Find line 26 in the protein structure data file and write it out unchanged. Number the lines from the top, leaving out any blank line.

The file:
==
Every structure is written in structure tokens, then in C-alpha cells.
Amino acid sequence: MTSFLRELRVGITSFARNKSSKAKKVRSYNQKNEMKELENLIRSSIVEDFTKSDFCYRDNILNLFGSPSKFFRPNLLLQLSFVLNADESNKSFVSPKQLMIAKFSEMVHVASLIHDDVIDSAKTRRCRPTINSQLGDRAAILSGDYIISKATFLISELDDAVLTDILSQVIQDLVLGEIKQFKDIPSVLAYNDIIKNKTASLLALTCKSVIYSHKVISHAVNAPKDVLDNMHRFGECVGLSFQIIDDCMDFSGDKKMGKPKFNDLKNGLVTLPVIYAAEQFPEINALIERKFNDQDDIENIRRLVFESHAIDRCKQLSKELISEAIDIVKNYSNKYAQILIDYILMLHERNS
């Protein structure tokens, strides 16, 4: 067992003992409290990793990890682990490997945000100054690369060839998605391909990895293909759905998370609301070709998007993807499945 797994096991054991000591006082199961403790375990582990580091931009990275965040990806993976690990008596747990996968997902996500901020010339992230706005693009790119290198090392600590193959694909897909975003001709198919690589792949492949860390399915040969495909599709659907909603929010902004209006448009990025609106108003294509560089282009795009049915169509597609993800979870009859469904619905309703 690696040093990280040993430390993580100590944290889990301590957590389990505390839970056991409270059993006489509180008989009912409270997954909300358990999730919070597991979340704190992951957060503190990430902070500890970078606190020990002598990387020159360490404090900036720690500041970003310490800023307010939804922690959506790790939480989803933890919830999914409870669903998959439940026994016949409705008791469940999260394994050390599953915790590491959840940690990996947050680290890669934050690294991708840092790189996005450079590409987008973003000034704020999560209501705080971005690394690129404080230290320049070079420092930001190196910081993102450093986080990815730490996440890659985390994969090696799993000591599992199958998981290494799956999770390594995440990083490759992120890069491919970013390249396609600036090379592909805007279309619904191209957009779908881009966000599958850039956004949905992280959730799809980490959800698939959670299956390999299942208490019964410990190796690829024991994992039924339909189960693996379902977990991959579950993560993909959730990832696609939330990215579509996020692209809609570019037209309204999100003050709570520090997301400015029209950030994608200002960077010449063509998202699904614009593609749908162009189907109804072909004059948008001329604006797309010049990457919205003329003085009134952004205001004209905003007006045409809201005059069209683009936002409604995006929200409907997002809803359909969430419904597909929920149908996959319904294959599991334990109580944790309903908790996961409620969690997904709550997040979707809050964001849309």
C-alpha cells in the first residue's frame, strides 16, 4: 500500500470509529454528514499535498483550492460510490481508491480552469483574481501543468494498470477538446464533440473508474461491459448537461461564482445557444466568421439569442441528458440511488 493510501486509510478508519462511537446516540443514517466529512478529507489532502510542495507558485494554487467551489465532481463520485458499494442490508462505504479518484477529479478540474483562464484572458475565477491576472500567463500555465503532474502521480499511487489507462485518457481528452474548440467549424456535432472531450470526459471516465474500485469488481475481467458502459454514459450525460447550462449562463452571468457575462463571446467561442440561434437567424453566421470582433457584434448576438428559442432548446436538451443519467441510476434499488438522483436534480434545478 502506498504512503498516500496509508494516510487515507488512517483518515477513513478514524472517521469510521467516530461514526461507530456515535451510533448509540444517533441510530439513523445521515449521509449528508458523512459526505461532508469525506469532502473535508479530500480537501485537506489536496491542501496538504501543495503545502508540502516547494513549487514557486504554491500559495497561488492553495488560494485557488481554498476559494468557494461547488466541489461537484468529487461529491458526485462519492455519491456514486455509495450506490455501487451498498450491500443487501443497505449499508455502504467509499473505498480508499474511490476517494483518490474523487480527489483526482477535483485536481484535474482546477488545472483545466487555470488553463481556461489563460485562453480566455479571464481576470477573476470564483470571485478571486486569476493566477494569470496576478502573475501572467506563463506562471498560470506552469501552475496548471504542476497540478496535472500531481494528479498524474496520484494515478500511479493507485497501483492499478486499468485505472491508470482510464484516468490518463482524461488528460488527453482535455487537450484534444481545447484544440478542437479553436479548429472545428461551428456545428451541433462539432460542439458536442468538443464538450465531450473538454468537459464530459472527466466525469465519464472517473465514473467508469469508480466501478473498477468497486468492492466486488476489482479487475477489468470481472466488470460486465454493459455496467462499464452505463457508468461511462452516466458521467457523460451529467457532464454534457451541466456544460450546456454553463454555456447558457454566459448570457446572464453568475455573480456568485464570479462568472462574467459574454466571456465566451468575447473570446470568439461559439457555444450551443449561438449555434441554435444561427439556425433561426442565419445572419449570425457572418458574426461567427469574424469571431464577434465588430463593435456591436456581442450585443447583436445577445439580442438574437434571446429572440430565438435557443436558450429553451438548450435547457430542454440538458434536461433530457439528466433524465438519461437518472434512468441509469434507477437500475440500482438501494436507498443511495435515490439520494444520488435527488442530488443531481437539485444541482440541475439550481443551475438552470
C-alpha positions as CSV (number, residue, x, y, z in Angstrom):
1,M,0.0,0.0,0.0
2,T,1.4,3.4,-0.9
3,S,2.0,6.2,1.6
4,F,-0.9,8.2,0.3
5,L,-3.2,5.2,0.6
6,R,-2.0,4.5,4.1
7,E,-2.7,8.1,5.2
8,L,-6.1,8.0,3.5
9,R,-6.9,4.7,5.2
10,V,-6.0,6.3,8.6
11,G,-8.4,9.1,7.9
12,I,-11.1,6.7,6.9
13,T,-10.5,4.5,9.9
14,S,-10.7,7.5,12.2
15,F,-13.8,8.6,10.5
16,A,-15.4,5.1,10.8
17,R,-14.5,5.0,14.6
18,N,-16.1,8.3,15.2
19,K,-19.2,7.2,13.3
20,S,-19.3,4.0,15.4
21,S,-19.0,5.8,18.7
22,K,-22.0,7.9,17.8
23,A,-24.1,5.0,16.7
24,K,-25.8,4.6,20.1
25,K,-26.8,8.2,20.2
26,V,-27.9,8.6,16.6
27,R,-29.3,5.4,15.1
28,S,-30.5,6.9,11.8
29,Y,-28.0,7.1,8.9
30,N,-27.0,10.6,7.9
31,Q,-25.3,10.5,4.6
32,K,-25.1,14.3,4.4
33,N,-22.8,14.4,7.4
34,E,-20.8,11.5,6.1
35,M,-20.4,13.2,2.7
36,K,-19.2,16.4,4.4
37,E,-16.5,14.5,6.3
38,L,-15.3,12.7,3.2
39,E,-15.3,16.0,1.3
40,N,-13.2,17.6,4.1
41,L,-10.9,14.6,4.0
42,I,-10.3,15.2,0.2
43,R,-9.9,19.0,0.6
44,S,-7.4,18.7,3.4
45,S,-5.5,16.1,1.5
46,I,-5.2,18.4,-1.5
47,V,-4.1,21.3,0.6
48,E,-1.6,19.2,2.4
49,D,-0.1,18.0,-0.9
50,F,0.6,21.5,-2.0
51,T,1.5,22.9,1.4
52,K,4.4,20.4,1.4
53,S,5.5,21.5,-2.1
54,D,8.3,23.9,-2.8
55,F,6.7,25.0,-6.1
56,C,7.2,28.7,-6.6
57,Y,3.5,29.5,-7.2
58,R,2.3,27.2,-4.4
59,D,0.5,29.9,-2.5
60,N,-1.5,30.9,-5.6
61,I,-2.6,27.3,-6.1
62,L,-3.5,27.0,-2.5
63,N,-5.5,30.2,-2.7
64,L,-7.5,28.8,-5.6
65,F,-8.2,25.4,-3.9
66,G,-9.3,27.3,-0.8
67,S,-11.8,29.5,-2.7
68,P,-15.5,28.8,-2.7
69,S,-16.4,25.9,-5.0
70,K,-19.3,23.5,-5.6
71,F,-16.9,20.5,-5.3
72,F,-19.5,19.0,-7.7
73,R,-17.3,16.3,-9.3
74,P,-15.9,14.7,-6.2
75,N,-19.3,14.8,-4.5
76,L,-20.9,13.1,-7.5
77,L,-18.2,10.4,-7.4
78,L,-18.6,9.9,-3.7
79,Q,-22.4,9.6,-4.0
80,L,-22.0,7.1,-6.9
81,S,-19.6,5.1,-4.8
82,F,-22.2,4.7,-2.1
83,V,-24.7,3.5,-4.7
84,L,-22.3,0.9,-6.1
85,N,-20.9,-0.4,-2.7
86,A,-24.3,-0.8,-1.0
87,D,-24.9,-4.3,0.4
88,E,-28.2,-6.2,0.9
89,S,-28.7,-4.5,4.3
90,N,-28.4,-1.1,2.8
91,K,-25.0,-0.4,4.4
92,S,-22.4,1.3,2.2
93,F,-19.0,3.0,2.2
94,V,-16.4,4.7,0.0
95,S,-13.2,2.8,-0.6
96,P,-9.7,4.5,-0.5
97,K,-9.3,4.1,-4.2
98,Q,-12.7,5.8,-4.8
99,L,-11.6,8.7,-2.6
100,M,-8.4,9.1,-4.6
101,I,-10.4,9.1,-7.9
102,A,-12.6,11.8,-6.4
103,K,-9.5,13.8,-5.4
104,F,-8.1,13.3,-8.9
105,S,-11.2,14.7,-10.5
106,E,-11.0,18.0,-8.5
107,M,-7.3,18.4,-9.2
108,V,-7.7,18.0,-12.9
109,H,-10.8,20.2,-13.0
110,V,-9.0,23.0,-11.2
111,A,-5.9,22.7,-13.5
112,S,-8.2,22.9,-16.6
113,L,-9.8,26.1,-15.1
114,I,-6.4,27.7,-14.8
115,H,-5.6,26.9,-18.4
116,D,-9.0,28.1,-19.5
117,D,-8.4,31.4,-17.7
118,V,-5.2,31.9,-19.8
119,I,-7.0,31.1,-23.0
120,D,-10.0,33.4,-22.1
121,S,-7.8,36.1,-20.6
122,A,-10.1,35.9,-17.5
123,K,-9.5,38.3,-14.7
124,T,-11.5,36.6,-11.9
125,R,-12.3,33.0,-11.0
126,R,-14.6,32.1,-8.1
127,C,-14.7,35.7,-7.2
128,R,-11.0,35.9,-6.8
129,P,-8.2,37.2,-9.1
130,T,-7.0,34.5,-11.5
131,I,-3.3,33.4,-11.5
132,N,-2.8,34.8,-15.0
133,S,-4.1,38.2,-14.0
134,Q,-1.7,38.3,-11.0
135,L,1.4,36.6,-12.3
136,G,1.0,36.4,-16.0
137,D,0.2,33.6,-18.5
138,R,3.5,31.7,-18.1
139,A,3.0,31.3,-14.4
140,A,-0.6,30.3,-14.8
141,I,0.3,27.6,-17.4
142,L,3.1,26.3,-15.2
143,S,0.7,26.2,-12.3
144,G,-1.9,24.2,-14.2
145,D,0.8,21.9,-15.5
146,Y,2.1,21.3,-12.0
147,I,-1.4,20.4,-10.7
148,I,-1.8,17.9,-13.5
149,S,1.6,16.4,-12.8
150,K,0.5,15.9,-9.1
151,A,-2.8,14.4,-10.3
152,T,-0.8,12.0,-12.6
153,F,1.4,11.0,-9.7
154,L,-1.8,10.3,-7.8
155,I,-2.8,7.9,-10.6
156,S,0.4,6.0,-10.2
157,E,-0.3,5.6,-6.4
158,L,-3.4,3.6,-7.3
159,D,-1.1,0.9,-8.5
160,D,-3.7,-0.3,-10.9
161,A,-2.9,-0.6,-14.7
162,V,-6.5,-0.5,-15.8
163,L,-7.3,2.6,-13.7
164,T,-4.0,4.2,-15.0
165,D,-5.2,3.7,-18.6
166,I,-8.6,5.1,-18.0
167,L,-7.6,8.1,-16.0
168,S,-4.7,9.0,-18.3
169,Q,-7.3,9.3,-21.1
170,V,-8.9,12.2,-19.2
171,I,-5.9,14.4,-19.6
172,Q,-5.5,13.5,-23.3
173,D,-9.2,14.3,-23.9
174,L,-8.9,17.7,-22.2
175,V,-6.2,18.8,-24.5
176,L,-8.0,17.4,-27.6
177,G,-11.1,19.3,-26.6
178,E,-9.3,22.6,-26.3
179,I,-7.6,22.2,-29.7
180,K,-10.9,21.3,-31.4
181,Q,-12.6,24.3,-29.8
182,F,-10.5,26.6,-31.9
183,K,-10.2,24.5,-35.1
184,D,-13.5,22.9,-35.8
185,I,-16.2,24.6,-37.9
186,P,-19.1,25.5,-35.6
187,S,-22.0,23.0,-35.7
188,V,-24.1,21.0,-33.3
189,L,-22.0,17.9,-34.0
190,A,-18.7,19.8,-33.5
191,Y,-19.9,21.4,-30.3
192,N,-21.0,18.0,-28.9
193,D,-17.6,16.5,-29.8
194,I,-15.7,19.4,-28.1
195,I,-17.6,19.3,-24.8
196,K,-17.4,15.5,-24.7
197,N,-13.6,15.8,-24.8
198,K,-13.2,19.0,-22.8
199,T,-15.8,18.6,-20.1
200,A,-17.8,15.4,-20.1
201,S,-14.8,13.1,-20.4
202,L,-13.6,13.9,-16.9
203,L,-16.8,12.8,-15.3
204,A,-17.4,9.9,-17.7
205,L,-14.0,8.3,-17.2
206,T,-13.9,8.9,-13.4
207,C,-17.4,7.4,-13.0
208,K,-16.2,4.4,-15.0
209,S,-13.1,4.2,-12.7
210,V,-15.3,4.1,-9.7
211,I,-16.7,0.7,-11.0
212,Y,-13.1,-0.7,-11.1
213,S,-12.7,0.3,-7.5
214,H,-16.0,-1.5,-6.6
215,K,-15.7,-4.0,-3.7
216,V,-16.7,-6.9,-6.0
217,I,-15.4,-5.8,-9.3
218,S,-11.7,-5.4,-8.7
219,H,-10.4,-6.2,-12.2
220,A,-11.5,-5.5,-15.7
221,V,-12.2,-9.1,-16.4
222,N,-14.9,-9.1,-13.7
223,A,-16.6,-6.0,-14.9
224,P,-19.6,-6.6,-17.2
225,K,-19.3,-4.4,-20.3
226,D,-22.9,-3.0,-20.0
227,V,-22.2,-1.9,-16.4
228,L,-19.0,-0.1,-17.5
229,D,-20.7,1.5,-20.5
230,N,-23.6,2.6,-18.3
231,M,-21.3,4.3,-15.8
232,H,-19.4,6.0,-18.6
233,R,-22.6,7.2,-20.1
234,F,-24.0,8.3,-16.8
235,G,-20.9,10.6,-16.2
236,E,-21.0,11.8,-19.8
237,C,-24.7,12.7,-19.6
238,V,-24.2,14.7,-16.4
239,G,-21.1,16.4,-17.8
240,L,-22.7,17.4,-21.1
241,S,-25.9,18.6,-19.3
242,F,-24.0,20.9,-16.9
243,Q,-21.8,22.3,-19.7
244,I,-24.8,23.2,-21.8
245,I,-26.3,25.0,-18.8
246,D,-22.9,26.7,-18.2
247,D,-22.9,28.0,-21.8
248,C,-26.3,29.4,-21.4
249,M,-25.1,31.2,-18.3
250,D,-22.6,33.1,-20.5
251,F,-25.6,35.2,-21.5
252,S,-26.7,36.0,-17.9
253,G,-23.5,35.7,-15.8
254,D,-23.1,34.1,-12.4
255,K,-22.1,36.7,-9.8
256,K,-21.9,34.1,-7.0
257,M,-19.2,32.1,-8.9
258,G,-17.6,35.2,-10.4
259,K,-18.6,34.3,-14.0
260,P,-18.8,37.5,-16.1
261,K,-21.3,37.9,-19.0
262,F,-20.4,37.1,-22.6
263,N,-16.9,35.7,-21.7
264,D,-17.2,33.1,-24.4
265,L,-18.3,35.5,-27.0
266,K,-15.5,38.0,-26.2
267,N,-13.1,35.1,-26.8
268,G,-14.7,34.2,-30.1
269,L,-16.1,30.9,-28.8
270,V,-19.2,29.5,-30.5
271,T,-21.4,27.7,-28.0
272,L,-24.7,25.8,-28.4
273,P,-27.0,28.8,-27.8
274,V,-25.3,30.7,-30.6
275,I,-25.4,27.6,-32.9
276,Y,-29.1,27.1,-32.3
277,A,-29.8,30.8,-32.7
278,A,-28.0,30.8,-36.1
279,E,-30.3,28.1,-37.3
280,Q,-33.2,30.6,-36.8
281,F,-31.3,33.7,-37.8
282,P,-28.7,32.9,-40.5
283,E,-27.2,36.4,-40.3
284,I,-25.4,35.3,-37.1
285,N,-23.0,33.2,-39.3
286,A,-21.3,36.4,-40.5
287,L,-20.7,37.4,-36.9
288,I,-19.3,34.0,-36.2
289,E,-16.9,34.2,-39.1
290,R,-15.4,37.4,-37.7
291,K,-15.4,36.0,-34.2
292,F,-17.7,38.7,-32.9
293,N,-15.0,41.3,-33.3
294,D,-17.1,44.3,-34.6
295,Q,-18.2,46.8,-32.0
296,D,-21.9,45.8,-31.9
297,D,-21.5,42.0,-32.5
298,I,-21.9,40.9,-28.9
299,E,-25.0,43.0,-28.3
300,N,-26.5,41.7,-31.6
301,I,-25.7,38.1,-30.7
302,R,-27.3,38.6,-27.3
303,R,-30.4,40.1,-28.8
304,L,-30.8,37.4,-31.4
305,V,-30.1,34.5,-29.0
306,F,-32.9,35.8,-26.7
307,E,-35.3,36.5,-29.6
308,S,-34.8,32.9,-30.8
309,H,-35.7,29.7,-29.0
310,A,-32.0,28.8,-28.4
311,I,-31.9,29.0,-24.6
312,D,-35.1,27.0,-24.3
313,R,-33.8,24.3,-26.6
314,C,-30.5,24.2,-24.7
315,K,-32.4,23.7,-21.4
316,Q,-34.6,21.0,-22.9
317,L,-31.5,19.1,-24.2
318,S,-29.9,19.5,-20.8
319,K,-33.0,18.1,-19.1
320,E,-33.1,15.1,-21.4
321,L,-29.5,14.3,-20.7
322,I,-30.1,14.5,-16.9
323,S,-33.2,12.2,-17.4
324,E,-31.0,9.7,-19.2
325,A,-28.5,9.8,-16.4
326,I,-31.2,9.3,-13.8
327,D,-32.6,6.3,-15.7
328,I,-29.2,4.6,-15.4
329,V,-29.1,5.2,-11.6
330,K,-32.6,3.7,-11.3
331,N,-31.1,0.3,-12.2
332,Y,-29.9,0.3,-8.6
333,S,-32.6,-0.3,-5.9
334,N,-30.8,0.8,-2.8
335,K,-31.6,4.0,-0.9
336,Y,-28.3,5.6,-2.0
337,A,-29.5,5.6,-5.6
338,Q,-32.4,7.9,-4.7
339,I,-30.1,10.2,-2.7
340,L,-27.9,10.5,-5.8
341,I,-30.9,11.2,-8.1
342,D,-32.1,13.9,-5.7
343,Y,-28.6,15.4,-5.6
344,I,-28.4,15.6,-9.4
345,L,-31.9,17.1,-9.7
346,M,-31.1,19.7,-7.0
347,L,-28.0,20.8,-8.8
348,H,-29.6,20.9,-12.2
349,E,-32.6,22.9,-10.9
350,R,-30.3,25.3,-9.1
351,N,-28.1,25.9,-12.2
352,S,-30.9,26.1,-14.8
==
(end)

21,S,-19.0,5.8,18.7